A reader wonders if the current situation means he can renegotiate to settle his IRS and state back taxes.

2 minute read

Do you think that given the situation that’s going on in the world, that the IRS or my state tax division would be willing to negotiate on old taxes owed, even though I’m already on a payment plan? I’d rather settle for less if it’s possible now, so I have two less obligations to worry about.

– James in New Jersey

Jacob Dayan, Co-Founder of Community Tax explains…

Thanks for the question, James. It is a great one, and extremely relevant to the times we are in right now.

The short answer to your question is yes, it is possible to renegotiate old tax debt.

Qualifying for tax debt settlement depends on your current situation

Whether or not you qualify for any given IRS program is driven by your current financial situation at the time you apply for a program. For example, let’s say you are enrolled in a payment plan, and then lose your job. Then you most certainly would qualify for some relief. Similarly, if your wages drop dramatically you would very likely qualify for relief.

In these cases, the IRS and your state tax division may both allow you to switch to a settlement plan. Due to the income loss, you can no longer reasonably be expected to repay everything you owe. Thus, you would now qualify to settle your tax debt for less, even if you didn’t qualify for settlement before.

On the other hand, if you are on a payment plan because you did not previously qualify for a settlement option, and your income is unchanged, then you likely wouldn’t qualify for a different program. Both tax offices would expect that you adhere to the agreement set.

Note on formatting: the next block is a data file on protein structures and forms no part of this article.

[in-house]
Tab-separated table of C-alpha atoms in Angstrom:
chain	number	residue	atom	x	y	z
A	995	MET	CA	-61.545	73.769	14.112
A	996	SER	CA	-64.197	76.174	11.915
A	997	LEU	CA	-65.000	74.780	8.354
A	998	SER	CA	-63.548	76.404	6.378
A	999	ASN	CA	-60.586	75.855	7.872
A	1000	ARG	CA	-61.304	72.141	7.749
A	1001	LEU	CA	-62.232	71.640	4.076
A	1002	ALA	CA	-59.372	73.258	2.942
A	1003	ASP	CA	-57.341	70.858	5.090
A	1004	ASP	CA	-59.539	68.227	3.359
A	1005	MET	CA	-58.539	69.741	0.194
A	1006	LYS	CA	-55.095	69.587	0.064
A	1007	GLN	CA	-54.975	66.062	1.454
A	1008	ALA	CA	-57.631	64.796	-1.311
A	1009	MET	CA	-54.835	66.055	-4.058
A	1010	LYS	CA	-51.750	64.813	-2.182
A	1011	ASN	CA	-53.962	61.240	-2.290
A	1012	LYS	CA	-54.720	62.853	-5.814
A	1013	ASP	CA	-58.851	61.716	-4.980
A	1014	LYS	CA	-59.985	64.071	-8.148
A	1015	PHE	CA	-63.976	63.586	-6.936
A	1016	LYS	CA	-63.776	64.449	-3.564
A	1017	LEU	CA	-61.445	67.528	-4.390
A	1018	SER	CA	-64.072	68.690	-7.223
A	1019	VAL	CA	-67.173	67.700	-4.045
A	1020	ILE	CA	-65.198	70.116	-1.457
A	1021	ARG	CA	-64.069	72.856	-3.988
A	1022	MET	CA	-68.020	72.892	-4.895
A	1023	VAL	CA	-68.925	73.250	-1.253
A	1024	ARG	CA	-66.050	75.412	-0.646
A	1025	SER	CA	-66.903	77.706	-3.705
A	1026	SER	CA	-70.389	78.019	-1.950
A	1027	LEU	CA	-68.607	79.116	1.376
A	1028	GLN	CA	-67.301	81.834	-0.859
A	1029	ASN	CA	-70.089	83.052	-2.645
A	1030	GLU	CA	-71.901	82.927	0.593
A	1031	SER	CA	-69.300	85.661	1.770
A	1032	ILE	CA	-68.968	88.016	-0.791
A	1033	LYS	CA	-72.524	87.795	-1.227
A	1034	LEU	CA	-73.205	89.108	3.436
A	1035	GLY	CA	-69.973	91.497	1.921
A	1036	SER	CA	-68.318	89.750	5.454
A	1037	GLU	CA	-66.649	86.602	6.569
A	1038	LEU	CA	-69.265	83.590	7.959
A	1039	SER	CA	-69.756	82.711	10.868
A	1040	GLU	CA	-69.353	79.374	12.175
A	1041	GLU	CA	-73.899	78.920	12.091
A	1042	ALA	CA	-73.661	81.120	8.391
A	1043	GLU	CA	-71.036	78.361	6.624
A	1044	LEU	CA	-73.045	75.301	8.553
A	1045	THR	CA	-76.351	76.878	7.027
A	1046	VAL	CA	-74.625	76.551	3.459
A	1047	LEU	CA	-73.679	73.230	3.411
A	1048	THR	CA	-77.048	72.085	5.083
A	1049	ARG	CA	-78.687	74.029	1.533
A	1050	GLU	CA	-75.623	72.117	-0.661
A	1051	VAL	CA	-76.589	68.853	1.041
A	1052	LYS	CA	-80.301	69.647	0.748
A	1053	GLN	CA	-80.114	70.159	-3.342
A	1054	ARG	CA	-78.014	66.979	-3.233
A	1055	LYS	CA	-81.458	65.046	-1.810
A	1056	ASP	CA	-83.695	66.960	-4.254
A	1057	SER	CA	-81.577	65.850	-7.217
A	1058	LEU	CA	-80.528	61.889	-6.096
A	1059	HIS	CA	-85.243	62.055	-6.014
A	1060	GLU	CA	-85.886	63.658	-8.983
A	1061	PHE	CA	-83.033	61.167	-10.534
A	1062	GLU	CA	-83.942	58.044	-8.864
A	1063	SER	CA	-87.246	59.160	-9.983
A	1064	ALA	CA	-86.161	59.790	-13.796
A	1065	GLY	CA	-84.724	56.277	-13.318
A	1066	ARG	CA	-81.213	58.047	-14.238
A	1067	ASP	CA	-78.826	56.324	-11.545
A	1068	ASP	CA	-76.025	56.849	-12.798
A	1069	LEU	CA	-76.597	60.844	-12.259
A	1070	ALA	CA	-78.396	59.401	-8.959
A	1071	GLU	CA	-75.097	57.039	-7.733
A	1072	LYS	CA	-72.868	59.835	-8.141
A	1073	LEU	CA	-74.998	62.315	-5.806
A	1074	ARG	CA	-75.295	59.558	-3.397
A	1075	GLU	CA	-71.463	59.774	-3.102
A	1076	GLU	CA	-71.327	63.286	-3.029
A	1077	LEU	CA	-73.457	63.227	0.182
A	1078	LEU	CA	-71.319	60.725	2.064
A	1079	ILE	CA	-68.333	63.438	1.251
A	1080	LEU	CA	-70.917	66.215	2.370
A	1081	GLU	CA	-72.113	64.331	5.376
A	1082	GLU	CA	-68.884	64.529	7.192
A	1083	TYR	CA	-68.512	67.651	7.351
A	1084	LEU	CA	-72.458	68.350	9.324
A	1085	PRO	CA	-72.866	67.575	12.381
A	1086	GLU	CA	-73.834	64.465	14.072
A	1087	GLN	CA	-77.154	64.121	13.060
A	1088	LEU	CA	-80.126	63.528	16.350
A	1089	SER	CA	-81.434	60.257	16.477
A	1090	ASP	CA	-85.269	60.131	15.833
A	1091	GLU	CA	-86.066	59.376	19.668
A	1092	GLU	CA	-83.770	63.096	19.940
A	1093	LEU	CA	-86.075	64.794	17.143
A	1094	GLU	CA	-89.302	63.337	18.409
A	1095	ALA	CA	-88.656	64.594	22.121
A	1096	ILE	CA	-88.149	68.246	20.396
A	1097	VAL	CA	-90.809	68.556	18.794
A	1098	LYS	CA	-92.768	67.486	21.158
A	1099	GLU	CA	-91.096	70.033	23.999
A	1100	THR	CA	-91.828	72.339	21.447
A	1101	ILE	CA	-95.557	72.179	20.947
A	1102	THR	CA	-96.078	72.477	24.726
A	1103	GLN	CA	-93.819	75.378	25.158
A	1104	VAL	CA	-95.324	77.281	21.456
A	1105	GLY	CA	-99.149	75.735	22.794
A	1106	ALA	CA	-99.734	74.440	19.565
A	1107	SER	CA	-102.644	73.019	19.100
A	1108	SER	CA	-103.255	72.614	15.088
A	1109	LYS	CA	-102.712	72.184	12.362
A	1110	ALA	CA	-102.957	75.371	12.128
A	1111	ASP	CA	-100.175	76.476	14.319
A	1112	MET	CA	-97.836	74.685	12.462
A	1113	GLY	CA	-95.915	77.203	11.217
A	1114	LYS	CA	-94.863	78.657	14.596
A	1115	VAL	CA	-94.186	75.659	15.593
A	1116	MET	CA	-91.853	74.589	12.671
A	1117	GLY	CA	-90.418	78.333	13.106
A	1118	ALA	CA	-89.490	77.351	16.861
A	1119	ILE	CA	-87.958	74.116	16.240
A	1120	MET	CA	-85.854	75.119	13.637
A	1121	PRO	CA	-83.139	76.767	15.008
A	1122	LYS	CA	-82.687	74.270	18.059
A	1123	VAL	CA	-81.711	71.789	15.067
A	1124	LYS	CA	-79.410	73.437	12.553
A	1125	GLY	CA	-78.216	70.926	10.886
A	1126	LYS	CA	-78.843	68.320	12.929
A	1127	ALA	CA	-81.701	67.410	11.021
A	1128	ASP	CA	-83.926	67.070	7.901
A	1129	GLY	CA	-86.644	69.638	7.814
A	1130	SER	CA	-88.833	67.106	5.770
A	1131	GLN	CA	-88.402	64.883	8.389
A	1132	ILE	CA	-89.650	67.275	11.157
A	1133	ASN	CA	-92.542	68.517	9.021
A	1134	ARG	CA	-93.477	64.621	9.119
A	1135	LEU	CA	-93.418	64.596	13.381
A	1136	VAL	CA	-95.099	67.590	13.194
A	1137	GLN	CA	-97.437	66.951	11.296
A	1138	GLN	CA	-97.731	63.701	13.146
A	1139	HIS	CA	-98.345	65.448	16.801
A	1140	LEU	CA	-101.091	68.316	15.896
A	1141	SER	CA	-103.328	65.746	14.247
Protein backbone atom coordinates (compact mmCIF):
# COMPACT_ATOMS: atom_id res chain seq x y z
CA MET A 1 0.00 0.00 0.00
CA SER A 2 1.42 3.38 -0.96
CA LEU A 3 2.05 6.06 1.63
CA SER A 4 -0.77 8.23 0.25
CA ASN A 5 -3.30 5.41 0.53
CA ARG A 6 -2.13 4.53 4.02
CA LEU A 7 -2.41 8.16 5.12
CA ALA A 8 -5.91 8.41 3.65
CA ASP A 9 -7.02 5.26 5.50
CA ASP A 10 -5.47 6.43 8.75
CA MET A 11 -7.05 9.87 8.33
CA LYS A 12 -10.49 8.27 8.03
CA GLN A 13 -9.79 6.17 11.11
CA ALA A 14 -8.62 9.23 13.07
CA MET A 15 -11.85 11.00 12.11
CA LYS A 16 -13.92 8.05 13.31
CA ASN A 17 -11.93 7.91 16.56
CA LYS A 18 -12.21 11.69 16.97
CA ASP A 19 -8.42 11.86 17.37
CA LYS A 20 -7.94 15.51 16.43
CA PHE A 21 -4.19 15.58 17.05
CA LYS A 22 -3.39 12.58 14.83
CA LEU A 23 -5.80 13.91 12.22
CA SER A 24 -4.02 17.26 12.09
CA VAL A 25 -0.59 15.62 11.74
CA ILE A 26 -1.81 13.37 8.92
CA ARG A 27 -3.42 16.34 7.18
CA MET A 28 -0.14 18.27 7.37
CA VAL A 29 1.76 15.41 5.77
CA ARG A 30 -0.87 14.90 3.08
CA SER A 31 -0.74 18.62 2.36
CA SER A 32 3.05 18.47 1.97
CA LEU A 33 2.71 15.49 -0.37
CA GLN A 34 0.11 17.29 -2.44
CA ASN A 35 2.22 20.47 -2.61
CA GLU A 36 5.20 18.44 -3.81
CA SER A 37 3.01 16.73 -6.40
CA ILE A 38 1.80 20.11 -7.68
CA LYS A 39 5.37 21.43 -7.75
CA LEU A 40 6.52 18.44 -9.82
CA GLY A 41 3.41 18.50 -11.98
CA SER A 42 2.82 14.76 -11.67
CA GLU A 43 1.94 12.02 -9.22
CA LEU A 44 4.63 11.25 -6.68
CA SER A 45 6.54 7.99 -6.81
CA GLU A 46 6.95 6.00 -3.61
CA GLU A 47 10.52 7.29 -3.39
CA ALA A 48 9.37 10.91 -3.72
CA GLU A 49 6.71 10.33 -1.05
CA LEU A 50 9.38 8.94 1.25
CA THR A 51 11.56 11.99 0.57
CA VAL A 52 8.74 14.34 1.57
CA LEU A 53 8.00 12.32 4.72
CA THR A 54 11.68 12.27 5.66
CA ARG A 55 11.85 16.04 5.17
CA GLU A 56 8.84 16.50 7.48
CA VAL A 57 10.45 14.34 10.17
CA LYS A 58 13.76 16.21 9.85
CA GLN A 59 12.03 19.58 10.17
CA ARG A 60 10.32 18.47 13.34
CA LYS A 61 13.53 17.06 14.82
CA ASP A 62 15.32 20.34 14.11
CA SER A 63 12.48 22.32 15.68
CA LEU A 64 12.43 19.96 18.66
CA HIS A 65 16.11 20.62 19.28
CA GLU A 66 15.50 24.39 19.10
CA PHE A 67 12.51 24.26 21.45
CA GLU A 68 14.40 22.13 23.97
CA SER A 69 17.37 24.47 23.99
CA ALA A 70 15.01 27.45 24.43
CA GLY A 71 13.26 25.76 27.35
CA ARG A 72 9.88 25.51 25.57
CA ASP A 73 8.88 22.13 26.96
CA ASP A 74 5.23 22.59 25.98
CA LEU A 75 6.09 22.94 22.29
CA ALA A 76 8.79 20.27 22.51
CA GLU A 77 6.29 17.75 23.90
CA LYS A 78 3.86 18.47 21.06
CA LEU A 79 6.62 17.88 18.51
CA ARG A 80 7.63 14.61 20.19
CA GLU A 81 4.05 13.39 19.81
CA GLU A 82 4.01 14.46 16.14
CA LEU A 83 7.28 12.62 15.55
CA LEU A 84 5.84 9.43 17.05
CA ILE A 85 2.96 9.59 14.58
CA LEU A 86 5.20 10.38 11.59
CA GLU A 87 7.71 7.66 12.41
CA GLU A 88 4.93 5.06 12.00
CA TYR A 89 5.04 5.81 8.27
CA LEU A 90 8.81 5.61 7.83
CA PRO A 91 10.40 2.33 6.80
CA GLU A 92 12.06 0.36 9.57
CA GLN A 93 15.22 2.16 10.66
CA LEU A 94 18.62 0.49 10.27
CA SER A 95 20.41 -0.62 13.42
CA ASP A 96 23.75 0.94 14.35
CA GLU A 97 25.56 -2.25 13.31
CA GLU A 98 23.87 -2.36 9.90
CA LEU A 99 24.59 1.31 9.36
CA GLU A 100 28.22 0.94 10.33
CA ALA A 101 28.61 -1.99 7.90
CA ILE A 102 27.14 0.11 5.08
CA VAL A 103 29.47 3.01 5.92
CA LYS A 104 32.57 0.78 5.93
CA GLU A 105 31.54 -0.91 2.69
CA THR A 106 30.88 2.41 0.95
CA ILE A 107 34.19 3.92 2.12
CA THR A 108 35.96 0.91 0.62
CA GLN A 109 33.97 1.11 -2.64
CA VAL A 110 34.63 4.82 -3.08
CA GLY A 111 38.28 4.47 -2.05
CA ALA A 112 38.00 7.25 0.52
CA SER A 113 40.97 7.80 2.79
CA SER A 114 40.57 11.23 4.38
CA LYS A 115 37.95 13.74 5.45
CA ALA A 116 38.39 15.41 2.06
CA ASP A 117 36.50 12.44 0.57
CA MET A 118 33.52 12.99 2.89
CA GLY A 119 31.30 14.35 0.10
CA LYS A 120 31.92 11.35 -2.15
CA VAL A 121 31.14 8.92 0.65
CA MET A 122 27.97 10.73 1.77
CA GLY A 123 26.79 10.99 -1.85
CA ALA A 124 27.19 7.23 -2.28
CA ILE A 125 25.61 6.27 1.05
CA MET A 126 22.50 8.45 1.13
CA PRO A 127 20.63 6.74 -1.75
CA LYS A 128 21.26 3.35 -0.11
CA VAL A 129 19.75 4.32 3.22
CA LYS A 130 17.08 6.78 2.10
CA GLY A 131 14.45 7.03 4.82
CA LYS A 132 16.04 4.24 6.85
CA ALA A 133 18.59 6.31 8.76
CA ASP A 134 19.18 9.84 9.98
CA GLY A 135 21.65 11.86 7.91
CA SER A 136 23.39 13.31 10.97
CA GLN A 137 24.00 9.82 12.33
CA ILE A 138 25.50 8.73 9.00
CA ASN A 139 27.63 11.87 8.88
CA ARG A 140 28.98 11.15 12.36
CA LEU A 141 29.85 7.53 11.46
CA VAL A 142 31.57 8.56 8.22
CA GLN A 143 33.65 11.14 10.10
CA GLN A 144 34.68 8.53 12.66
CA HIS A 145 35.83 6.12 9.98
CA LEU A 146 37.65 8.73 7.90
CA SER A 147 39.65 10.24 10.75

To renegotiate, you must be able to demonstrate that COVID-19 has led to a change in your financial situation such that the previous agreement you made is no longer workable.

Consult a tax professional if decide to renegotiate

If you are finding your payment plan unaffordable, it might make sense to consult a tax professional. Any change in your financial situation means you might be in a better position now to renegotiate and settle for less.

With millions of people out of work and other facing reduced hours and pay cuts, there are plenty of taxpayers in this situation. While some may be inclined to try and stick with agreements that have already been set, that’s not doing your budget any favors. Instead, you should make sure the payoff plans that you have are in line with your current financial situation in this new normal.

You are more than welcome to reach out to my team for a free consultation, James. They would be happy to evaluate your circumstances and tell you whether or not it makes sense to pursue some new type of relief option. I hope that helps!

Consult with a tax professional to see if you may qualify to settle tax debt for less.

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About the Author

Jacob Dayan

Jacob Dayan

Jacob Dayan was born and raised in Chicago and worked in New York City as a financial analyst at Bear Stearns. In 2009, he returned to Chicago to be with his family and pursue a career assisting consumers and small businesses with various financial needs. In 2010, he co-founded Community Tax LLC, a full-service tax company helping customers nationwide with all of their tax resolution, tax preparation, bookkeeping, and accounting needs. He’s a licensed attorney in Illinois who graduated Magna Cum Laude from Mitchell Hamline School of Law and has worked with more than 60,000 clients – resolving more than $400 million in tax liabilities.

Published by Debt.com, LLC